Racial gaps in cancer deaths are just one example of the impact of ongoing oppression and exploitation in the medical field Black people face. To combat that gap and bridge communities to crucial healthcare, Delaware has been implementing patient navigators with promising results.
According to a report by NPR, Delaware has significantly closed racial gaps in cancer deaths, eliminating those gaps in some forms of cancer, with the help of patient navigators –– healthcare professionals that serve as advocates for people by scheduling overdue screening exams, sending reminders, coordinating transportation, and even attending appointments as translators.
"I am basically the connection between that individual and receiving that care," Sussex County patient navigator Margarette Osias told the outlet. Osias works for the Delaware Breast Cancer Coalition and helps get patients into critical screenings among other life-saving duties.
Nearly 20 years ago, Delaware had the one of the highest cancer death rates in the country. Using the funds from a 1998 settlement with a tobacco company, the state established universal cancer screenings and treatments. The Screening for Life program pays for all cancer screens and cover the cost of two years of treatment if cancer is found –– even for residents who are undocumented, don't have insurance, or earn up to 6.5 times the federal poverty rate.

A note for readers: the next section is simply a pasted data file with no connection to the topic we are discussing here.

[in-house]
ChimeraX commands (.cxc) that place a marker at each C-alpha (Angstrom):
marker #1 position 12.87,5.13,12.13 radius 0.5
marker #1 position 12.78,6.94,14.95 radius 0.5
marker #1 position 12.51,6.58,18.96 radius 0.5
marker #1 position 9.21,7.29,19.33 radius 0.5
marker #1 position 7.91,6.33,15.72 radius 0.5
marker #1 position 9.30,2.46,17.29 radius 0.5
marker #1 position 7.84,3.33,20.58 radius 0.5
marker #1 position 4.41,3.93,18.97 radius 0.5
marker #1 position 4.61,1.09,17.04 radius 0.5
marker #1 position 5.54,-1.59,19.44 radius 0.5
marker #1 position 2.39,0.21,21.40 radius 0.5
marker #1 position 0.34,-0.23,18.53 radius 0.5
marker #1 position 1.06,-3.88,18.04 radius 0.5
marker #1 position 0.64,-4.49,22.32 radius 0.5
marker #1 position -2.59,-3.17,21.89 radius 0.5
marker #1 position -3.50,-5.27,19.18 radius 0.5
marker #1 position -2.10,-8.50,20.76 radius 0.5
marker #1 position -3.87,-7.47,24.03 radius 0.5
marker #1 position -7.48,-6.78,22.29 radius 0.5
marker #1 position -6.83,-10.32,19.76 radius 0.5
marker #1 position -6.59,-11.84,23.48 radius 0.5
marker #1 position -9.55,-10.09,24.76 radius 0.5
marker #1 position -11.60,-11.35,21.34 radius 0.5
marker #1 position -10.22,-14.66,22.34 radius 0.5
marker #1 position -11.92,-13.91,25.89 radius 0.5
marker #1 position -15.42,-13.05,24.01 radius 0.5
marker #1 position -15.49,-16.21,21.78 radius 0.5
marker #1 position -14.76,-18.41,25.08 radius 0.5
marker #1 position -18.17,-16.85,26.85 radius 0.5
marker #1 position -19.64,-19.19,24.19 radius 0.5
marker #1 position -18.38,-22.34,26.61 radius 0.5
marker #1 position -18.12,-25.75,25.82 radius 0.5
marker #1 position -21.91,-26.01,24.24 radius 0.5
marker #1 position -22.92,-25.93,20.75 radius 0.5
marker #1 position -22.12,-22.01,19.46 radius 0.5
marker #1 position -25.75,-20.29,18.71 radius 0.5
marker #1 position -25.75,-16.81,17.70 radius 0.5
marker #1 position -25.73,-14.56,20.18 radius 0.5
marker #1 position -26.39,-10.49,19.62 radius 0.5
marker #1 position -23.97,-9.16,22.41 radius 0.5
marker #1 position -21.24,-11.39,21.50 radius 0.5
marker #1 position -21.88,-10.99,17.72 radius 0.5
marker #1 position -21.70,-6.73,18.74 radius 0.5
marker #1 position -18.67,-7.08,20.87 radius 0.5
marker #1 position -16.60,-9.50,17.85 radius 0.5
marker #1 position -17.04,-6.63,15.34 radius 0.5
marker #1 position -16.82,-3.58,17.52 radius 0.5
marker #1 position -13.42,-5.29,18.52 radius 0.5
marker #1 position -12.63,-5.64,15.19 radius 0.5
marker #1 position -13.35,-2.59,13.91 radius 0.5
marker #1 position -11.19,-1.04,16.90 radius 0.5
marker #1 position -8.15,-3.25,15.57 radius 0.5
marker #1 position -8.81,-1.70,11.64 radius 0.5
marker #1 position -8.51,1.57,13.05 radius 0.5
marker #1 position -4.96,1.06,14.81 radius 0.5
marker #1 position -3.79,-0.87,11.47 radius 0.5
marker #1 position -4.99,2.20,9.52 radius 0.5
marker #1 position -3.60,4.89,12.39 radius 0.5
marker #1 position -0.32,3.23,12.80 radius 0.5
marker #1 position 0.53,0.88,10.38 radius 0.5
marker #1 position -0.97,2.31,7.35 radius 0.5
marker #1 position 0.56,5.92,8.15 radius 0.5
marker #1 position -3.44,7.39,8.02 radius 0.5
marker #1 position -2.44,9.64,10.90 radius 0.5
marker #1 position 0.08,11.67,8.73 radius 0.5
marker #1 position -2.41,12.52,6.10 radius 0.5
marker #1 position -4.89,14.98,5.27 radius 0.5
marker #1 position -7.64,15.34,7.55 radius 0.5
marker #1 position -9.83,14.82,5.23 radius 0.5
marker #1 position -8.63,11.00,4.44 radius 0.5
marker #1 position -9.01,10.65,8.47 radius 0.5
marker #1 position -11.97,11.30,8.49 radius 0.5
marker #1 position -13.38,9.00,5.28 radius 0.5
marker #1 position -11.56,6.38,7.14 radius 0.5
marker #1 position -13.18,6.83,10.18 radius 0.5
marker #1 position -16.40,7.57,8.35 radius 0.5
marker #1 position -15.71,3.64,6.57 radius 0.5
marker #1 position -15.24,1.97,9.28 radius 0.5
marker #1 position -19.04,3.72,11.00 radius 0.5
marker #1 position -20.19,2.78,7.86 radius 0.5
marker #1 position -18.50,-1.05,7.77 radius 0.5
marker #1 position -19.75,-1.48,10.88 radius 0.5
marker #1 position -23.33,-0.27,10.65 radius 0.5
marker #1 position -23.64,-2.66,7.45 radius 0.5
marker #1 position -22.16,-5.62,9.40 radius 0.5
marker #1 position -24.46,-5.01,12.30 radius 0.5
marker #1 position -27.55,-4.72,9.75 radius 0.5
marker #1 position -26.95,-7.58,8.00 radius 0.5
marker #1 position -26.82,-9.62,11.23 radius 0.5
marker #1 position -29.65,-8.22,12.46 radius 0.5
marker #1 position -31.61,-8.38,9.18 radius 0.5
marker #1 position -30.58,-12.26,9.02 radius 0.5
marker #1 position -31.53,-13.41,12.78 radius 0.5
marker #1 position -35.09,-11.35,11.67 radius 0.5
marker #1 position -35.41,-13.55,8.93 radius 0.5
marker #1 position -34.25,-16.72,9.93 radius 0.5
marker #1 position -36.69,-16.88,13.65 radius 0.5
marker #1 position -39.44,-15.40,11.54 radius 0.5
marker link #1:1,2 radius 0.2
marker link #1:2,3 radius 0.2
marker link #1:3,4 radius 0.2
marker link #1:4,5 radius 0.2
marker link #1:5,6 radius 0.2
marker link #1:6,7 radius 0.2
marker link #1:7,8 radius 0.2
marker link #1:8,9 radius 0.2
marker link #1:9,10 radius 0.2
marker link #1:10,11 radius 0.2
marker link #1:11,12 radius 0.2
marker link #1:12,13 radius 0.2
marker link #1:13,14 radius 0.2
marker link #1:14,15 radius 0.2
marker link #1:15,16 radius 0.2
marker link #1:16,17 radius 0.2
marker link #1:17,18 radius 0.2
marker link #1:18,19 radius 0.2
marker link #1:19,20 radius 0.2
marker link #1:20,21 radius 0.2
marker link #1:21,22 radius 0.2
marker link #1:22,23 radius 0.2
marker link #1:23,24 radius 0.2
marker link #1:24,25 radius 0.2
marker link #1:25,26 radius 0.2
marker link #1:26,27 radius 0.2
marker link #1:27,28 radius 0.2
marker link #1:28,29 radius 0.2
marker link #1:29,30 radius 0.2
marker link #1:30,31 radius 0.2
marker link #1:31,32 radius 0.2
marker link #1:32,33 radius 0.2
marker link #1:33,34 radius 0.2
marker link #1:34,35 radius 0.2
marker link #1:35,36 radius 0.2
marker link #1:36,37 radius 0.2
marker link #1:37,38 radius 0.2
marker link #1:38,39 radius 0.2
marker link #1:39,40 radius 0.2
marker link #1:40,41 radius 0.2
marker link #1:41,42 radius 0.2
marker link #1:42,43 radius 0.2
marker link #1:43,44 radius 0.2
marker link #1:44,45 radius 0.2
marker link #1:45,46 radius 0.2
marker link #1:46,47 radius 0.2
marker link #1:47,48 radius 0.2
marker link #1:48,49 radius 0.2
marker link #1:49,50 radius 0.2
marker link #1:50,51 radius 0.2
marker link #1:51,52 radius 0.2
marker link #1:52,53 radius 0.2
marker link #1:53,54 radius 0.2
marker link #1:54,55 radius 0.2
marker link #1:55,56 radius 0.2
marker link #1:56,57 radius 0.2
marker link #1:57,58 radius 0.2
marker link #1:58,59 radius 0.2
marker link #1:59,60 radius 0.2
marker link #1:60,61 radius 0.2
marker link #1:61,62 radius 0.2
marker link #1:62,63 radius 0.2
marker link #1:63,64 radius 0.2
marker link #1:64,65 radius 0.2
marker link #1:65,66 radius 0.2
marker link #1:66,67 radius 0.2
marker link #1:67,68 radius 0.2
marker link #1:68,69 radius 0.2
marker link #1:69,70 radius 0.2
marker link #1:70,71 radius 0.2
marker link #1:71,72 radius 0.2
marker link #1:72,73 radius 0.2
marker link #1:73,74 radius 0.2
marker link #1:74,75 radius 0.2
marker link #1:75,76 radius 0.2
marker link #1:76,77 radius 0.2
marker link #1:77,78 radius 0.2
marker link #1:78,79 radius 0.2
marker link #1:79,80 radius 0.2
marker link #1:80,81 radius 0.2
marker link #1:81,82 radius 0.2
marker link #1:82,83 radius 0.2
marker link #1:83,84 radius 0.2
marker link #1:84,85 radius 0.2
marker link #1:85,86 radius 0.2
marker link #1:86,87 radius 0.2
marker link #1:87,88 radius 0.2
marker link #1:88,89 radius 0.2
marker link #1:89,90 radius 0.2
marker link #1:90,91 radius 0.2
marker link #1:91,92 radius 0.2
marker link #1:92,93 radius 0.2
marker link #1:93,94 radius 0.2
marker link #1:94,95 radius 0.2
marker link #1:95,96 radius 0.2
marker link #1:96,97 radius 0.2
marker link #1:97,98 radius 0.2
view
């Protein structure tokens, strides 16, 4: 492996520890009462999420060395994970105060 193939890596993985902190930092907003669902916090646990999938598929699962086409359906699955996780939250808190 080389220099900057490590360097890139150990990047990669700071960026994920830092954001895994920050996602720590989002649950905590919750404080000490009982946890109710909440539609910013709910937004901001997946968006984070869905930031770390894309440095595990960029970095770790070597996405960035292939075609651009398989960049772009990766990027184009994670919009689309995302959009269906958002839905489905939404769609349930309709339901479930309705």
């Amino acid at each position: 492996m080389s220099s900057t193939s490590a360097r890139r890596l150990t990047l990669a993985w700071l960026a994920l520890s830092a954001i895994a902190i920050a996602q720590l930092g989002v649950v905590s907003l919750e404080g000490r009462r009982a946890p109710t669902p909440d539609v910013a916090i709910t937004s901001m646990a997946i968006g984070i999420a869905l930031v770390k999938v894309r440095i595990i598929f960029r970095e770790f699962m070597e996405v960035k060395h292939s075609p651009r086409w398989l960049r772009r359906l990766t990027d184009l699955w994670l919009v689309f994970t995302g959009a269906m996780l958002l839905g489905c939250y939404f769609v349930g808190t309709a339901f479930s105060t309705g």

Now, the state is taking the same approach to addressing racial inequality in healthcare. Patient navigators go out into the zip codes with the lowest rates of screenings to promote the program at grocery stores, laundromats, churches and more.
According to NPR, the federal government is planning to invest in patient navigators as it begins to tackle the cancer death rates and racial inequality in healthcare across the country.